I also think you should know that I wasn't incensed about your believing that maybe if kids were put up for adoption in the first place they wouldn't be a mess later.... I was horrified that you think that anyone has the right to assume that everyone in care is somehow damaged to the point of not being worthy to be cared for. Which is exactly what you said - why adopt from foster care if you can get a womb fresh infant that is not damaged already.

    I have heard many adopters (no, they are not worthy of the appellation Adoptive Parents as far as I am concerned) say much the same thing... right after they talk about how stupid, broken, unwanted foster kids are and deserve to be - after all they must have done something to be a foster kid......right?

  11. No, that is not what I'm saying or think Lori so no need to be horrified.

    I'm saying why is it better to let a situation get to the point of prolonged foster care not that people shouldn't adopt from foster care.

    Someone would have to be a complete moron to say and think the things of foster kids (they're stupid, broken, must have done something) that you've just said here.

    In fact I have two different families of relatives whose children were removed from them. One family were able to have the children placed with the grandmother while they cleaned up their act, which try did quite nicely. The other family hasn't done a damn thing to get it together.

  12. I think these things are very situational and also delicate - sometimes social workers really are too eager to remove children from homes that, with a little more encouragement and support would have been be "good enough" - and in my opinion "good enough" is better than either foster care or adoption.
    Other times they try too hard to keep children with parents or extended families that are patently and one would think predictably dangerous to the children's well-being (as in the case of little Jeffrey Baldwin), or as in another case I know of where the mother kept getting her act together, getting her kids back and then succumbing to addiction again, finally losing custody of them permanently, although contact was kept. A big part of the problem is that the social welfare system is over-loaded and underfunded, but then so is almost everything other than the banks and mega-corporations. I certainly take the point that if families are to receive state subsidies, a certain amount of regulation and interference is only to be expected.

    I don't think anyone in their right mind would think that the biological parents of abandoned baby Angelica-Leslie found bruised and battered in a freezing stairwell deserved to be allowed to keep any connection, legal or social, with their daughter. In her case a closed adoption from infancy (with access to her OBC and records at majority) was entirely in order.

    There is no doubt that mothers in 'crisis' situations deserve to be encouraged and supported in keeping their children if that is what they want, but what of those women who really do not want to parent, or, perhaps worse, are indifferent to the fate of their kids? They can't be forced. It may be that they are the exceptions that prove the rule, but they exist and their children deserve to have stability and homes and loving family to care for them. Being bounced around from foster home to foster home in the hope that their mothers will suddenly have a blinding moment of truth and suddenly become maternal, is not in their interest.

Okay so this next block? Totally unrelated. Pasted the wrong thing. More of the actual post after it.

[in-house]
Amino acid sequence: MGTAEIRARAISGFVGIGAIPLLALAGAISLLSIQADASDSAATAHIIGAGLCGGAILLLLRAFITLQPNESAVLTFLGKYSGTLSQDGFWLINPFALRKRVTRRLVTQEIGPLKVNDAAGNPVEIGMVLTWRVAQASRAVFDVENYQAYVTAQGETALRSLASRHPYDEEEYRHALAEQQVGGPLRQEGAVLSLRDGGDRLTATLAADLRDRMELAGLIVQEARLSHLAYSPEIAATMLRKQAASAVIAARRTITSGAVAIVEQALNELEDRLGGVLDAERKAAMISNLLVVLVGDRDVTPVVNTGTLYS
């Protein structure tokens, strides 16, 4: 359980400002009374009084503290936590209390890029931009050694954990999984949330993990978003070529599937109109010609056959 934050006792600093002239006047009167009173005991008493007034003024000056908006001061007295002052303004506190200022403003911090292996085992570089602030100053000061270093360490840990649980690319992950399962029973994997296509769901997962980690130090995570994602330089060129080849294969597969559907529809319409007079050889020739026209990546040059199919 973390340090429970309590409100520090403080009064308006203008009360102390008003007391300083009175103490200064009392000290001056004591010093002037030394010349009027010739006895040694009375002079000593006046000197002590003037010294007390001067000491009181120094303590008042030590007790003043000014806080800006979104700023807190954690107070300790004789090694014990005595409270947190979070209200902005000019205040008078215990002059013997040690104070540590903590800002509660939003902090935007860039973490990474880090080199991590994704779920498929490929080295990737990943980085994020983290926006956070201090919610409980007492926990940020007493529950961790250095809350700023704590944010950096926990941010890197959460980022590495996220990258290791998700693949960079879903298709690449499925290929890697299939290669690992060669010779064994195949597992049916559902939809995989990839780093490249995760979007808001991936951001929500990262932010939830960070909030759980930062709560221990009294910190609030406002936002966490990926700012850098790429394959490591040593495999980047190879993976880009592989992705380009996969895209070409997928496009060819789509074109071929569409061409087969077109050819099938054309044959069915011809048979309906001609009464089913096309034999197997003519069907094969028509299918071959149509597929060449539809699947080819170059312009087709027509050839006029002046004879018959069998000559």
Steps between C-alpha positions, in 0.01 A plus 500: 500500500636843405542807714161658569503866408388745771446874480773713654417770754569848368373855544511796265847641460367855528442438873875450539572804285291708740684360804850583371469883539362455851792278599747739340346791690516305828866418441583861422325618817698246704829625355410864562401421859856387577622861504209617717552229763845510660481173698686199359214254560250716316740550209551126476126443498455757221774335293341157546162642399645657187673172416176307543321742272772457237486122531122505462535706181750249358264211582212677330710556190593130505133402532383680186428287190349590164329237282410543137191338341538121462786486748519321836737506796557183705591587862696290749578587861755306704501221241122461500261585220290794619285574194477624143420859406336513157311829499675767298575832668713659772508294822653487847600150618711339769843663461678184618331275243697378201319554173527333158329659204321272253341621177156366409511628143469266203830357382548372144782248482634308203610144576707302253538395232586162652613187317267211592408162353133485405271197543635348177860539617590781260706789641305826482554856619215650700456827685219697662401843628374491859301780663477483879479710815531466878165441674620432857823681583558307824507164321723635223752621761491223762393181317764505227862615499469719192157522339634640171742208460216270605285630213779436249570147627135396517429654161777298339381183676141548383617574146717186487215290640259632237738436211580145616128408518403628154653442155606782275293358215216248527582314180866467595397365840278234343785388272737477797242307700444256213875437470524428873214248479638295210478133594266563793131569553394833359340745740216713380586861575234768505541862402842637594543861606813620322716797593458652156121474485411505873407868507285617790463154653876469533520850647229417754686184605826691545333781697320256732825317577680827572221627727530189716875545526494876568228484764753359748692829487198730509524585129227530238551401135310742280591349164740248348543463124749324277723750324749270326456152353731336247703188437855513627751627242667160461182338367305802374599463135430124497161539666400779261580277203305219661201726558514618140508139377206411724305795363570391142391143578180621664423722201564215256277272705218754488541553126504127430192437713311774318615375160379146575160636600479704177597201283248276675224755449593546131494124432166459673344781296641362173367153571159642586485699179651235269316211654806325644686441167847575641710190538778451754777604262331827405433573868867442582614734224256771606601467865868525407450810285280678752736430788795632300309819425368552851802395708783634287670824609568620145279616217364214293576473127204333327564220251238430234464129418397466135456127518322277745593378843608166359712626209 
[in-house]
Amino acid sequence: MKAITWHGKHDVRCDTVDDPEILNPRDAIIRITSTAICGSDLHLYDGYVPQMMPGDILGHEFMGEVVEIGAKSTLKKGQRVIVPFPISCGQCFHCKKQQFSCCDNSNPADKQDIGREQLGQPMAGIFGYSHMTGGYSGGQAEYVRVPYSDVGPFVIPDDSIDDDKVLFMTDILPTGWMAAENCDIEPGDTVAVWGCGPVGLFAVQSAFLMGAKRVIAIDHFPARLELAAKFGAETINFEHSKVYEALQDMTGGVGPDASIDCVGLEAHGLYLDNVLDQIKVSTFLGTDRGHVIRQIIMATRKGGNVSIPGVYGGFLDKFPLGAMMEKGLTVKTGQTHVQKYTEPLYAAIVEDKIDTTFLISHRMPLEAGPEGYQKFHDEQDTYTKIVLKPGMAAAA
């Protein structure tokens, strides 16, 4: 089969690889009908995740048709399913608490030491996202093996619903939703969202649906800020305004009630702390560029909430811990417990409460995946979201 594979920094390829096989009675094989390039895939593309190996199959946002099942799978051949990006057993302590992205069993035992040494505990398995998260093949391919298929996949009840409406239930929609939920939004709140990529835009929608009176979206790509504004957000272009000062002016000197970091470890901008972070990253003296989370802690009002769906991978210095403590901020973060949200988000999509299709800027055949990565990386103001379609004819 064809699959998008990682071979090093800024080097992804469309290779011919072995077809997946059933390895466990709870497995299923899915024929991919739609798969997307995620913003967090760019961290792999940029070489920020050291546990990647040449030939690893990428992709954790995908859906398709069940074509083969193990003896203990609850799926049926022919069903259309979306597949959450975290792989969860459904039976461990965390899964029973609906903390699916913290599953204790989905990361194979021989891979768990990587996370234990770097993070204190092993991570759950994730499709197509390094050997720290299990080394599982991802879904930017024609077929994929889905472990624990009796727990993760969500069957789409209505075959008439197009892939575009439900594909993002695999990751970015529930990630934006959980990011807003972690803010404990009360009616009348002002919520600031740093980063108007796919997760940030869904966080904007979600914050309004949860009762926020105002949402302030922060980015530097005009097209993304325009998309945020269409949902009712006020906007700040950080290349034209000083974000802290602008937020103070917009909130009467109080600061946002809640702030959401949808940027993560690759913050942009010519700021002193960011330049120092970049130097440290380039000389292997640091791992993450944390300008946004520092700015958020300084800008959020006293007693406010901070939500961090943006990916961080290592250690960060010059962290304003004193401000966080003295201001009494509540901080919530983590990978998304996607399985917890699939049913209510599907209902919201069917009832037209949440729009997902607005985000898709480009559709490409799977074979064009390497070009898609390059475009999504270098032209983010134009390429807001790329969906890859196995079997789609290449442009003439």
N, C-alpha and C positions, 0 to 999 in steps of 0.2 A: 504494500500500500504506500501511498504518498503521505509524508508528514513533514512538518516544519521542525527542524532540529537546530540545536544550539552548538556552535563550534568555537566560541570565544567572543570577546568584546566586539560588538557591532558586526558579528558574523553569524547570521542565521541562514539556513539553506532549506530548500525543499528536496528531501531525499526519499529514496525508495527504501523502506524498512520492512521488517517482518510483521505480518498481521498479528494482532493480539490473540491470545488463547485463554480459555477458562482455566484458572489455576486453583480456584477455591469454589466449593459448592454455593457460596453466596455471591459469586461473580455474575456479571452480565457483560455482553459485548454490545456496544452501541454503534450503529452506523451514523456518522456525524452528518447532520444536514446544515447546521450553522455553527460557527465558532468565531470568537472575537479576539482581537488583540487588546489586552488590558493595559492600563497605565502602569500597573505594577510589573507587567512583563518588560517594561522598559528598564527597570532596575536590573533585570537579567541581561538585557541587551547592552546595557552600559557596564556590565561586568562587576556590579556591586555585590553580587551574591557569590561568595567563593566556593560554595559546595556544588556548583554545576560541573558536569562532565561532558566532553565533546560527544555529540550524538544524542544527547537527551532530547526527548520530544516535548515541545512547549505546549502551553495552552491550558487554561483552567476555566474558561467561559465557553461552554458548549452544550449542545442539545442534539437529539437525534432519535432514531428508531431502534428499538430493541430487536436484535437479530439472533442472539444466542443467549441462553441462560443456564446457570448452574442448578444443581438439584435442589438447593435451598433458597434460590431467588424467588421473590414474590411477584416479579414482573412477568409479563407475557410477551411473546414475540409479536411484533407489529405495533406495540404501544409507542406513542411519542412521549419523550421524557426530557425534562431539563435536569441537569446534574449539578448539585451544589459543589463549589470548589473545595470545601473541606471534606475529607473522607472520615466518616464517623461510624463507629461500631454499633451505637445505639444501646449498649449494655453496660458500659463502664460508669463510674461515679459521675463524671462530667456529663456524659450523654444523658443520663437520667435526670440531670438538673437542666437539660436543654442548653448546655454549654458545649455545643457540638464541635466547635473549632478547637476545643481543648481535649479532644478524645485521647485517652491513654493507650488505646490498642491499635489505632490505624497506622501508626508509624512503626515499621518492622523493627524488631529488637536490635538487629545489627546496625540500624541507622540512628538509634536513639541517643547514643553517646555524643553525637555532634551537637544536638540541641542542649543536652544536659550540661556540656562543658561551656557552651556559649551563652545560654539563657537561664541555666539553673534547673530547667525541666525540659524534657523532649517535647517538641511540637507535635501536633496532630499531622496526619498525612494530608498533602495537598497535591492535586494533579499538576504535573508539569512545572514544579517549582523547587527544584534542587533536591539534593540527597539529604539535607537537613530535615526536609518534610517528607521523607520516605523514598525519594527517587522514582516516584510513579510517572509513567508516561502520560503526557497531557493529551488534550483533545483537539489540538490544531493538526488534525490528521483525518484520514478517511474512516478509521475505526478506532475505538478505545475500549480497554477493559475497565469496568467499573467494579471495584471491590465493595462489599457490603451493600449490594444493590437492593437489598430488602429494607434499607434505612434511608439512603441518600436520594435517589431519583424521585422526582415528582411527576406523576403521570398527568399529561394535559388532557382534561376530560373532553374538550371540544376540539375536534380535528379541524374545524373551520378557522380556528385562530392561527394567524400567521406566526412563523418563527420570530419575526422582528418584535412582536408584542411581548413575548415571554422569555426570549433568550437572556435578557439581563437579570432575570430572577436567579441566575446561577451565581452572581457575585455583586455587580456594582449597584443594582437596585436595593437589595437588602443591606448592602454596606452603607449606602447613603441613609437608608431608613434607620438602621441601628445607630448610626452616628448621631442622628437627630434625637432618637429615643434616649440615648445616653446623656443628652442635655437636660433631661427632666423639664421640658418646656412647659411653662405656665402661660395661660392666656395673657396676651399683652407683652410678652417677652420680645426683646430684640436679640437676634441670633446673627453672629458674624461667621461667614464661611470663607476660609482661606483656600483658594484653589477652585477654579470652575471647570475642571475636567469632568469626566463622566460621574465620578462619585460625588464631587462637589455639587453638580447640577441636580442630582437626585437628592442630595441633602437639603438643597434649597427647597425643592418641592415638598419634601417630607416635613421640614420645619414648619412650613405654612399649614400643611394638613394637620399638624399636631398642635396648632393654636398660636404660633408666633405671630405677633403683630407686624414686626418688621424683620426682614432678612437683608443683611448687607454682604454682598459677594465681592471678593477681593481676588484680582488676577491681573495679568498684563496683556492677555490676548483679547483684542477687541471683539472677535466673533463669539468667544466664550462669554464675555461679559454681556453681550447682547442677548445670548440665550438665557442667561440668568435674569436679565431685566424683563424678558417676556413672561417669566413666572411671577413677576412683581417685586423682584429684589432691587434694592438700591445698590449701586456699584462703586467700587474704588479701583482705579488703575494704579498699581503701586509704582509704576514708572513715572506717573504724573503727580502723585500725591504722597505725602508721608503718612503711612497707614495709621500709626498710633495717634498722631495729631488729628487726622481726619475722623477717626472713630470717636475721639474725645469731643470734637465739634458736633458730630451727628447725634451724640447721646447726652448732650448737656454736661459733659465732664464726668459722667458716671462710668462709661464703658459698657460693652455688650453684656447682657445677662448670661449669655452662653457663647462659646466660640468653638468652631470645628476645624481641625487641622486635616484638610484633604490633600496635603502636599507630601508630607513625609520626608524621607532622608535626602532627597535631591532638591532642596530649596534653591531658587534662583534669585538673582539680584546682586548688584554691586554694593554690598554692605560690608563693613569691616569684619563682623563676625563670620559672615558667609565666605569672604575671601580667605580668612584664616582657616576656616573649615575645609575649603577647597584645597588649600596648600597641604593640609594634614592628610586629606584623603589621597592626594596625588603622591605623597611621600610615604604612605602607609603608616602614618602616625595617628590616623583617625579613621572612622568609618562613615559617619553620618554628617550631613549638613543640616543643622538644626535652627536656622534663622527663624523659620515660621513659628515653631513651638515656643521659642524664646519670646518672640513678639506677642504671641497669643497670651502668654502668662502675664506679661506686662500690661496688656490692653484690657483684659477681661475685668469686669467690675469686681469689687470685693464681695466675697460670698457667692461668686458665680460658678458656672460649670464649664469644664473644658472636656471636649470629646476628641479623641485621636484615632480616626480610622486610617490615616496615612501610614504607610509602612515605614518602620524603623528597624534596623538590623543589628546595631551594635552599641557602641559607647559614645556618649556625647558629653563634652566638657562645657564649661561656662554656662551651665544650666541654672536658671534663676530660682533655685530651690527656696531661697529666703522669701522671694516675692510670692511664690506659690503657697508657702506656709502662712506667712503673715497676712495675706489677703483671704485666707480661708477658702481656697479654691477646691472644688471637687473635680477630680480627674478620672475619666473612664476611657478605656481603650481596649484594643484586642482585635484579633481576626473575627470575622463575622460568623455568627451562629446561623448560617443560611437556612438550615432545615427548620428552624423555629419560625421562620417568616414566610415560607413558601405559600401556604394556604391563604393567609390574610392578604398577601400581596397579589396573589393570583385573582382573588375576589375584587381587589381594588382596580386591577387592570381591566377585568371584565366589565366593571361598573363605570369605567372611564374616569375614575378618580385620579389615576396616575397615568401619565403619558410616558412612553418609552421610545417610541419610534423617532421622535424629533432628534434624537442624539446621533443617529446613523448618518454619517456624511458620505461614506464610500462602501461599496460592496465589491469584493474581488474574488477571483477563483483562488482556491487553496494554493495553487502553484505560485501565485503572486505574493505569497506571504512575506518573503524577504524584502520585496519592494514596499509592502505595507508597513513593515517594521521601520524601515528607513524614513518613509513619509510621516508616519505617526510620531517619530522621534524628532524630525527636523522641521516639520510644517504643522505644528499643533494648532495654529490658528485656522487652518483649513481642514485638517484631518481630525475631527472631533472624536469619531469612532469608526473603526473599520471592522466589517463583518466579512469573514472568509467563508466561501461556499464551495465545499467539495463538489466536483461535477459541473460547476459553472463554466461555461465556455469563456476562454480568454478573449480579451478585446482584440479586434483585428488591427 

Unfortunately child abuse is neither exceptional or rare. It crosses all classes and all types of family. Being bounced around from foster home to foster home has to take its toll, whether it's called hurt, harm or damage. I know there are ex-foster kids who wish they had been adopted, some into homes where they were wanted and would like to have stayed, but the system did not allow it.

  13. Thanks anon, great comment.

    I agree that child abuse crosses all classes and all types of family. I'd go further to say that more affluent types of family are less likely to be officially called on it.

    I would just like to say one last time my use of the word damage was not meant to be an insult to people who have endured the foster care experience.

    I am in awe of people who rise above tumultuous childhoods and break vicious cycles. It has got to be one of the very hardest things in life to do.

    I encourage all that are capable to give homes and be family to the children in foster care that want one. If I were in a position to do it myself, I would in a heartbeat. I'm sorry that I'm not.

  14. I think those who want to prevent the adoption of "womb-fresh infants (awful phrase)are more caught up in reliving/preventing their own surrender experience than really concerned about children.

    These are mostly women who surrendered newborns, often under pressure, and they understand that experience and what it did to them.

    What they do not understand is the very different foster care experience which is much more complicated and harder to remedy. These same people who advocate adoption of older children from foster care on the one hand will on another day be complaining that child protective services often remove children from families just because they are poor and messy, and that that aspect of adoption is just a money-making scheme as well.

    They really want to see an end to all adoption, but especially that kind which replicates their experience as single mothers surrendering newborns. It is not about the children at all, but about the mothers, and for some people it is hard to see that not all mothers are fit to raise the children they bring into the world, or want to.